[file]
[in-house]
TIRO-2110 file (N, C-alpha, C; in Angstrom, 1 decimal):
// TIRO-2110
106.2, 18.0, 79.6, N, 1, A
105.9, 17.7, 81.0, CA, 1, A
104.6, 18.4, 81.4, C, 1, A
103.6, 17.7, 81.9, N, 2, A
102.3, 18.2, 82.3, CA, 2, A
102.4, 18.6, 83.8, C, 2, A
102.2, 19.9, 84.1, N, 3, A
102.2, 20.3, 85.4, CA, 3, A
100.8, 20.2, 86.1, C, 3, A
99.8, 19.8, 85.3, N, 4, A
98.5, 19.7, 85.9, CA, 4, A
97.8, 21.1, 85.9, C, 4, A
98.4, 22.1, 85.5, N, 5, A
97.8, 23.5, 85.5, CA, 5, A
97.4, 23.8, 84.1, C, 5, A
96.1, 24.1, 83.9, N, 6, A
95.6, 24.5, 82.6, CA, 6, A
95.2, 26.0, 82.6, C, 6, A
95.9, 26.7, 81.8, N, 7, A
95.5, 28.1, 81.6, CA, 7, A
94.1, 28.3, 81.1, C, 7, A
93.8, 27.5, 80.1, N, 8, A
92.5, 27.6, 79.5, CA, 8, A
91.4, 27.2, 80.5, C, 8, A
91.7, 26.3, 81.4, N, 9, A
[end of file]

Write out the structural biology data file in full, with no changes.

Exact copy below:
[in-house]
TIRO-2110 file (N, C-alpha, C; in Angstrom, 1 decimal):
// TIRO-2110
106.2, 18.0, 79.6, N, 1, A
105.9, 17.7, 81.0, CA, 1, A
104.6, 18.4, 81.4, C, 1, A
103.6, 17.7, 81.9, N, 2, A
102.3, 18.2, 82.3, CA, 2, A
102.4, 18.6, 83.8, C, 2, A
102.2, 19.9, 84.1, N, 3, A
102.2, 20.3, 85.4, CA, 3, A
100.8, 20.2, 86.1, C, 3, A
99.8, 19.8, 85.3, N, 4, A
98.5, 19.7, 85.9, CA, 4, A
97.8, 21.1, 85.9, C, 4, A
98.4, 22.1, 85.5, N, 5, A
97.8, 23.5, 85.5, CA, 5, A
97.4, 23.8, 84.1, C, 5, A
96.1, 24.1, 83.9, N, 6, A
95.6, 24.5, 82.6, CA, 6, A
95.2, 26.0, 82.6, C, 6, A
95.9, 26.7, 81.8, N, 7, A
95.5, 28.1, 81.6, CA, 7, A
94.1, 28.3, 81.1, C, 7, A
93.8, 27.5, 80.1, N, 8, A
92.5, 27.6, 79.5, CA, 8, A
91.4, 27.2, 80.5, C, 8, A
91.7, 26.3, 81.4, N, 9, A